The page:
LPL Newsletter: May 2020
Friday, May 1, 2020
At LPL, we continue to work remotely whenever possible; however, we do continue to work—who knew you could fly a spacecraft from your living room? Three stories this month highlight very different aspects of LPL activity.
The OSIRIS-REx spacecraft performed a practice that tested many of the systems crucial to its touch-and-go sampling of the asteroid Bennu, and the spacecraft worked flawlessly. If all goes well in one more test, the current plan is to do the sampling on August 25 of this year, and to bring the samples back to Earth for a 2023 return.
While OSIRIS-REx is getting ready for the key moment of its mission, the Cassini spacecraft, whose mission was ended when it was crashed into Saturn in 2017, continues to provide data. In particular, its "Grand Finale" of increasingly closer Saturn flybys is still revealing new secrets. LPL graduate student Zarah Brown used that Cassini data to lead a study of the temperature and density of the upper parts of Saturn's atmosphere.
The third story comes from a sample of another planet, Mars. But unlike the sample that will come back from Bennu, this sample is a meteorite that was found in the Sahara. Assistant Professor Jessica Barnes has been analyzing bits and pieces of the rock to decipher the history of water on Mars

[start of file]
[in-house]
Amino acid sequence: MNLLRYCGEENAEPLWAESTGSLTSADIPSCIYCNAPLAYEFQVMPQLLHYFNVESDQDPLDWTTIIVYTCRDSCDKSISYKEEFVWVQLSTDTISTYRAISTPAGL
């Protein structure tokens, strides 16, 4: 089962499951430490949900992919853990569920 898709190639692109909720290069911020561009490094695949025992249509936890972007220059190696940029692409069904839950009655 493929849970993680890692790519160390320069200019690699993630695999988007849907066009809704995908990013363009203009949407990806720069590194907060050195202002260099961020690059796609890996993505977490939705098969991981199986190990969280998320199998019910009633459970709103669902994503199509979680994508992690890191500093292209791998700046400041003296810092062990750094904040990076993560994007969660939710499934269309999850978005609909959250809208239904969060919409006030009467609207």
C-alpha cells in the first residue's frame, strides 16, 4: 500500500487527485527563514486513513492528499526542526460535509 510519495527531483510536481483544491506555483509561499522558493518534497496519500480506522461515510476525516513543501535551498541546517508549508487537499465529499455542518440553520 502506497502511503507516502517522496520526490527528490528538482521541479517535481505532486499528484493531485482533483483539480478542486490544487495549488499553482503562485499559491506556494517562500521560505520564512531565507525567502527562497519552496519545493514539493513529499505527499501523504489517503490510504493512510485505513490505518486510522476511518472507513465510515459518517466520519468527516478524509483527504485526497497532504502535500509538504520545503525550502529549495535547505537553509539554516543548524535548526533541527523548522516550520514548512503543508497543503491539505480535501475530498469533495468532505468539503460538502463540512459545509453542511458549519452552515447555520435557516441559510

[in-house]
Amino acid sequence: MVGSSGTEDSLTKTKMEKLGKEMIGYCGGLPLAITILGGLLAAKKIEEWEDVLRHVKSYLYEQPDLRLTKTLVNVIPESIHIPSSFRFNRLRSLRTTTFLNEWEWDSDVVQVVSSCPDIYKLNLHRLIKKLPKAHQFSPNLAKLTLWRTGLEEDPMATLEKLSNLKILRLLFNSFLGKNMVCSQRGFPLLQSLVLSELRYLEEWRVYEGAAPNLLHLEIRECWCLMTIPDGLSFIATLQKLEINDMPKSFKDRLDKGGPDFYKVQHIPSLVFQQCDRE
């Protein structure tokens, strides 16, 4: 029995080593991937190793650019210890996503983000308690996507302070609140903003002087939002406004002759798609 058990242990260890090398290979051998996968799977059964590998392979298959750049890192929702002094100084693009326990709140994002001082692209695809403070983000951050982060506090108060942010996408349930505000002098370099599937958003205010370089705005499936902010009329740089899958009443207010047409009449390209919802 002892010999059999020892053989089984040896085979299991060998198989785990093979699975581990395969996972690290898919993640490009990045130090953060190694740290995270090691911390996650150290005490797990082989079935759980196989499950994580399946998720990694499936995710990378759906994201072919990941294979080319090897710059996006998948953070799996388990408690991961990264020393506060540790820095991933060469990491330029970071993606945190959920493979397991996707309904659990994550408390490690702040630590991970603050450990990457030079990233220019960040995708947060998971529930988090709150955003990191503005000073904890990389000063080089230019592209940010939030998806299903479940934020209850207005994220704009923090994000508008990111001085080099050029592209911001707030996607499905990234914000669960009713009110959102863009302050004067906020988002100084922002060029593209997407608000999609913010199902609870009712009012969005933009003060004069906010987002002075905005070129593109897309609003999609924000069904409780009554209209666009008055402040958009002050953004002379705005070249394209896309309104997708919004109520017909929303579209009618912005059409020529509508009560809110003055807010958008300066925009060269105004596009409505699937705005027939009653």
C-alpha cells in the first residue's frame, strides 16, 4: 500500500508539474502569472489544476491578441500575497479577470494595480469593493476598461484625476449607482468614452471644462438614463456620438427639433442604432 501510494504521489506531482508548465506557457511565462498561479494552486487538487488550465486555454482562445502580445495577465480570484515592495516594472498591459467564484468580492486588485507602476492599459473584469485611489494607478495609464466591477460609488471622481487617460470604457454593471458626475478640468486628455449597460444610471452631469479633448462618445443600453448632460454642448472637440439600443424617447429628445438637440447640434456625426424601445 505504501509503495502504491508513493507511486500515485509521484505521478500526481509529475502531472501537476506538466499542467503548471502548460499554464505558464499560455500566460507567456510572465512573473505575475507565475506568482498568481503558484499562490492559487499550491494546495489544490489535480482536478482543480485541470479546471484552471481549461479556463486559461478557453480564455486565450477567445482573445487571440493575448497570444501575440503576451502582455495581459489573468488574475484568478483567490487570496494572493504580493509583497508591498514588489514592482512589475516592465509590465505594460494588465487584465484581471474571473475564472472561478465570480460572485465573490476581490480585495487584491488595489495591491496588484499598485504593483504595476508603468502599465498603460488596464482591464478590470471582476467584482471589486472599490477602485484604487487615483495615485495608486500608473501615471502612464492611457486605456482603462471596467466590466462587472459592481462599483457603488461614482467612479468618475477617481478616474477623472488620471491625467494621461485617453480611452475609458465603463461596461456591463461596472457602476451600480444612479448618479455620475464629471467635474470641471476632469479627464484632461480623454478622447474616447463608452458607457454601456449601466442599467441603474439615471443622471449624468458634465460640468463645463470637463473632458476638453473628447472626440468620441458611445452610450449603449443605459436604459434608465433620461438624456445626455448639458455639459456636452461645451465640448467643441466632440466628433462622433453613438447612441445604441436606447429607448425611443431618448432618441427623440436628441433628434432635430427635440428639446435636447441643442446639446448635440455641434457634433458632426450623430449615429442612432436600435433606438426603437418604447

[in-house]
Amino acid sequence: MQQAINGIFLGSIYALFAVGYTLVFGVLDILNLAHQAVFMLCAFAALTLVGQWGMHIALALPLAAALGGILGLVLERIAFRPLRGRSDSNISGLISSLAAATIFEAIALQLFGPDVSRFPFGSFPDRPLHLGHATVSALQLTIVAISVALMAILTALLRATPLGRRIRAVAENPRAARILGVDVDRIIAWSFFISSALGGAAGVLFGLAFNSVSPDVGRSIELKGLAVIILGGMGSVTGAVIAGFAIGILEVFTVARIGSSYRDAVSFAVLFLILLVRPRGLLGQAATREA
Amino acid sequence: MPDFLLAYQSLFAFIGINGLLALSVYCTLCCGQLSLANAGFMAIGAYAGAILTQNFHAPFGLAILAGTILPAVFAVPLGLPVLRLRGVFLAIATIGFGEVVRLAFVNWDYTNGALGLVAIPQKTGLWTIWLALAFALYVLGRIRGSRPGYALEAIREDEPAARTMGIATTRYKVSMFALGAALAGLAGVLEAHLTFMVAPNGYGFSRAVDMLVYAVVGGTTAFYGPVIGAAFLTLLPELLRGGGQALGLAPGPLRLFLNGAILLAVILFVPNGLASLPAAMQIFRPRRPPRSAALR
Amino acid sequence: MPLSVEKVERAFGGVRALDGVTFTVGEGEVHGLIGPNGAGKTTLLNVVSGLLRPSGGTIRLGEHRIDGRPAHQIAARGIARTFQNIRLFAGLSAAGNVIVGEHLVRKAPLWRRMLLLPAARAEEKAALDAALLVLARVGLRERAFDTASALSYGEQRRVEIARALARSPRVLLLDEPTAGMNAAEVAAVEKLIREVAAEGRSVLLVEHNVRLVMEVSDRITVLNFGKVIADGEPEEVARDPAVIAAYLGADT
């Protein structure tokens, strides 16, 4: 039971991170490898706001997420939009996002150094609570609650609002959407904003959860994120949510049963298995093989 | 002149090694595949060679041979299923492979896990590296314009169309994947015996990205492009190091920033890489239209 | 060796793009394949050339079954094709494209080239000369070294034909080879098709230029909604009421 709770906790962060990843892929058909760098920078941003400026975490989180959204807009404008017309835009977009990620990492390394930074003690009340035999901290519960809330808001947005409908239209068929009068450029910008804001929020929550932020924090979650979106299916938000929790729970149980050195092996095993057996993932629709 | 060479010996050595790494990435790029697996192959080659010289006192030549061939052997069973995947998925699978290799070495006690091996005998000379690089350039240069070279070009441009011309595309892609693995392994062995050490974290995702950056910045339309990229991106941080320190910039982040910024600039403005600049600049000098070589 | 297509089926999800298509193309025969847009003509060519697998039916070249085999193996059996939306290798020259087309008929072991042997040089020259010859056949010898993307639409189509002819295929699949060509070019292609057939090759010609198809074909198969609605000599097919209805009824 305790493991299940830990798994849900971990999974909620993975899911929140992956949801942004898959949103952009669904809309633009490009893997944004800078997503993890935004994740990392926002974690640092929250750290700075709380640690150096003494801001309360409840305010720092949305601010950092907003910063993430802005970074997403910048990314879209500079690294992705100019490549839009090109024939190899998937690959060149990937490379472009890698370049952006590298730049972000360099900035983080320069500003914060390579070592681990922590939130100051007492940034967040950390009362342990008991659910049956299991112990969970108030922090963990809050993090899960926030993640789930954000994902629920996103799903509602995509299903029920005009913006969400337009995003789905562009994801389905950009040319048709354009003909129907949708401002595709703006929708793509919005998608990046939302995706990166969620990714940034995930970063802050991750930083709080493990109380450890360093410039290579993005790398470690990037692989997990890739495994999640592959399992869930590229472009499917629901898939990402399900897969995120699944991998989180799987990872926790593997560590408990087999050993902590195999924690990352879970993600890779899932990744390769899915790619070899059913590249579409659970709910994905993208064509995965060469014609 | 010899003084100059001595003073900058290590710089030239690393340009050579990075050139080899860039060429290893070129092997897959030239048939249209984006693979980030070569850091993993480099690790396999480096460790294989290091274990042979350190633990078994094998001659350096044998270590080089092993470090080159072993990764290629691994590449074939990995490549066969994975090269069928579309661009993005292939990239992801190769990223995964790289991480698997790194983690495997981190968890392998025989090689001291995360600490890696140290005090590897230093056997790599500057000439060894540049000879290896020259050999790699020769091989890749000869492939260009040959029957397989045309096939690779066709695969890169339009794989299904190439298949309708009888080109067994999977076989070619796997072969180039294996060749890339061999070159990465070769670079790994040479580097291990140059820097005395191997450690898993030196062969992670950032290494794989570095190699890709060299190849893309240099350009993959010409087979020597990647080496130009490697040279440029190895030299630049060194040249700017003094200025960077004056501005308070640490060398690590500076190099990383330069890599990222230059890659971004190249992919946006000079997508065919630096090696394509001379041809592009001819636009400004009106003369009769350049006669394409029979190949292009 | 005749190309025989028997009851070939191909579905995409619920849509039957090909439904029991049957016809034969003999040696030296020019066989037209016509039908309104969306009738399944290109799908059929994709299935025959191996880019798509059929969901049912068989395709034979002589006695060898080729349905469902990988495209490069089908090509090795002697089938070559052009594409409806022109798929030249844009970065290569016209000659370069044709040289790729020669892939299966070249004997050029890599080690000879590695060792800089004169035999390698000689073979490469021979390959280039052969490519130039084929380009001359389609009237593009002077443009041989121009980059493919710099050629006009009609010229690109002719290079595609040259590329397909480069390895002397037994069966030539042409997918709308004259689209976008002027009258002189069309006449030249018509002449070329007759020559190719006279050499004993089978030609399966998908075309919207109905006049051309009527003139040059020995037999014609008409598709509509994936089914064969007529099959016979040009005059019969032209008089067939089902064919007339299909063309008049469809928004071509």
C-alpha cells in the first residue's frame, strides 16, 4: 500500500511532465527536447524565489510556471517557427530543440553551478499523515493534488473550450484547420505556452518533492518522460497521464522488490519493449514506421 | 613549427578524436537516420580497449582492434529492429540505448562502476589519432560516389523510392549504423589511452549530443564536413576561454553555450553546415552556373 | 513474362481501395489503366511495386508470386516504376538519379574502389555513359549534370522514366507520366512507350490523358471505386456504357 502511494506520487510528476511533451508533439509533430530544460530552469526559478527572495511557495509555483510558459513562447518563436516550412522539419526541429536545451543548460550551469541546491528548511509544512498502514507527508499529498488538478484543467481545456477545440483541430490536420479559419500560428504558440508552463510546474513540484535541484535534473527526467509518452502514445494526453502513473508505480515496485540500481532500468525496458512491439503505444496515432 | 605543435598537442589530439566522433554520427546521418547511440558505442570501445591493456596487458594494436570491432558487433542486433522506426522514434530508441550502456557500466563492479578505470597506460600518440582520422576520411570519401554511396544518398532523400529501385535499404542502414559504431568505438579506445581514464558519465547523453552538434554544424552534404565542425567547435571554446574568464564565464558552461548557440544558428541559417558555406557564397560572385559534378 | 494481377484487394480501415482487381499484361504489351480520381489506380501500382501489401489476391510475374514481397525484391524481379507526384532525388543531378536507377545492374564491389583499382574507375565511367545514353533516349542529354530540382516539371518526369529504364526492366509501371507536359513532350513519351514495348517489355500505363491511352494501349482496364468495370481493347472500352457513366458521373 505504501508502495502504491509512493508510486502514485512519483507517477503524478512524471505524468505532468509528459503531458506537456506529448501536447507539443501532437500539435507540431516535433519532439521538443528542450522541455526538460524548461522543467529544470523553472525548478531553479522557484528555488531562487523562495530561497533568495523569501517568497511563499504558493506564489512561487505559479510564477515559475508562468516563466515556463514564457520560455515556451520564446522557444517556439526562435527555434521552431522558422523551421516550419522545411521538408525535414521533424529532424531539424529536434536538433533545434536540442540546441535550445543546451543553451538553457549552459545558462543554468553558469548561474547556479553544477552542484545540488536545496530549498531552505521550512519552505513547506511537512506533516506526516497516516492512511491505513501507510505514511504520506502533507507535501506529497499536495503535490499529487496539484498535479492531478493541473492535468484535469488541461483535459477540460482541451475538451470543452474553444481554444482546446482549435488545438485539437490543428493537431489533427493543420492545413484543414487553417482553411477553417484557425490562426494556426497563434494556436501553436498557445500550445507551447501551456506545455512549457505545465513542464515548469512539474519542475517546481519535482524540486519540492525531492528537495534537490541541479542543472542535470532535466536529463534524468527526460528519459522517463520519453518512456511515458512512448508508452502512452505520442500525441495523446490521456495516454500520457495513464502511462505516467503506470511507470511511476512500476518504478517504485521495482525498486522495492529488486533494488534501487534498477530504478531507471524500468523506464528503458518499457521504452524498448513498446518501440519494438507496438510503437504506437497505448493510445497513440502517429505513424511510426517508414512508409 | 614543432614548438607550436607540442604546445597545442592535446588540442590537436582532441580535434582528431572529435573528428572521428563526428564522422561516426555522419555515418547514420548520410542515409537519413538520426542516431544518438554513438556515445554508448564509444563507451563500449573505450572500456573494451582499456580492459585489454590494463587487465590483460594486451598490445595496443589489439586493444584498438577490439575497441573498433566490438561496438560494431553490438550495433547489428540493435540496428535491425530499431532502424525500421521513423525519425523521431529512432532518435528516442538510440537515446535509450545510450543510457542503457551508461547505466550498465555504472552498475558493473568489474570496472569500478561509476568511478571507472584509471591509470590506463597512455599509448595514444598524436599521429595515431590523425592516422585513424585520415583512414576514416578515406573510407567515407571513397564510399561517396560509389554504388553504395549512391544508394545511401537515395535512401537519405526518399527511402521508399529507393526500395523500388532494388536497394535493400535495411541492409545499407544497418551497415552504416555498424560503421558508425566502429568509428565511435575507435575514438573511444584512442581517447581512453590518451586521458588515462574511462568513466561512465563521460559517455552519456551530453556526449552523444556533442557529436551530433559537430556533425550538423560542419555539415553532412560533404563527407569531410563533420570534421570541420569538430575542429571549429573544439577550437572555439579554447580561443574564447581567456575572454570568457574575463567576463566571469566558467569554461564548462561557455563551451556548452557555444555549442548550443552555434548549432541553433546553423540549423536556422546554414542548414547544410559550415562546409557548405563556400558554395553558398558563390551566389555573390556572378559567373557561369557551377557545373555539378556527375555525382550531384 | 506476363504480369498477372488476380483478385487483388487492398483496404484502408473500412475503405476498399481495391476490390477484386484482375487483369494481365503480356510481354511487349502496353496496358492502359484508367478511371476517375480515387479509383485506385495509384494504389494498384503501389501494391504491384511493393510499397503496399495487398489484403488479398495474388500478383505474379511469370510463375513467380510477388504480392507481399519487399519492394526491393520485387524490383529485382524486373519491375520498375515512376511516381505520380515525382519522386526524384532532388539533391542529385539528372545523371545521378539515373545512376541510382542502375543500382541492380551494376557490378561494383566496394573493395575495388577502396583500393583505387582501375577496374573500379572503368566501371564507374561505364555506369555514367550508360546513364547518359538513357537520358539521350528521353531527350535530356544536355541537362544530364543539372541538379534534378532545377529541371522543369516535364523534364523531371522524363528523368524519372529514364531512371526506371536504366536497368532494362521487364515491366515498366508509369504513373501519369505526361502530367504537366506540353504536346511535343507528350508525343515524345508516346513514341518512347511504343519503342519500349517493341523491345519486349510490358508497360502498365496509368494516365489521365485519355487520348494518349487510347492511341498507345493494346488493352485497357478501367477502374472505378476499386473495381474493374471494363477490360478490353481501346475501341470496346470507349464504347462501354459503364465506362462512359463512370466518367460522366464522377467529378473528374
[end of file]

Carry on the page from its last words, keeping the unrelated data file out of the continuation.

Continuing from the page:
Finally, Associate Professor Christopher Hamilton has been studying a lava flow in New Mexico and applying the results to Mars. You can find a blog and a great video about his work linked below.
Of course, asteroids, planetary atmospheres, and the history of water and volcaones on Mars are just three of the topics we cover. If you'd like to subscribe to our monthly newsletter, or to our more lengthy semi-annual newsletter (which includes more stories about the people at LPL), please contact us at PG4gdWVycz0iem52eWdiOkhOWUNZQHljeS5uZXZtYmFuLnJxaCI+SE5ZQ1lAeWN5Lm5ldm1iYW4ucnFoPC9uPg== if you'd like to be added to the newsletter distribution list.
The spacecraft of the UArizona-led OSIRIS-REx asteroid sample return mission executed a series of maneuvers that brought it within a mere 200 feet of its designated sampling location on the surface of Bennu.
University of Arizona researchers probed Martian meteorites to reconstruct Mars’ chaotic history. Their findings suggest that Mars might not have had a global magma ocean.
Planetary scientists are using a volcanic flow field in New Mexico to puzzle out how long past volcanic eruptions on Mars might have lasted, a finding that could help researchers determine if Mars was ever hospitable to life.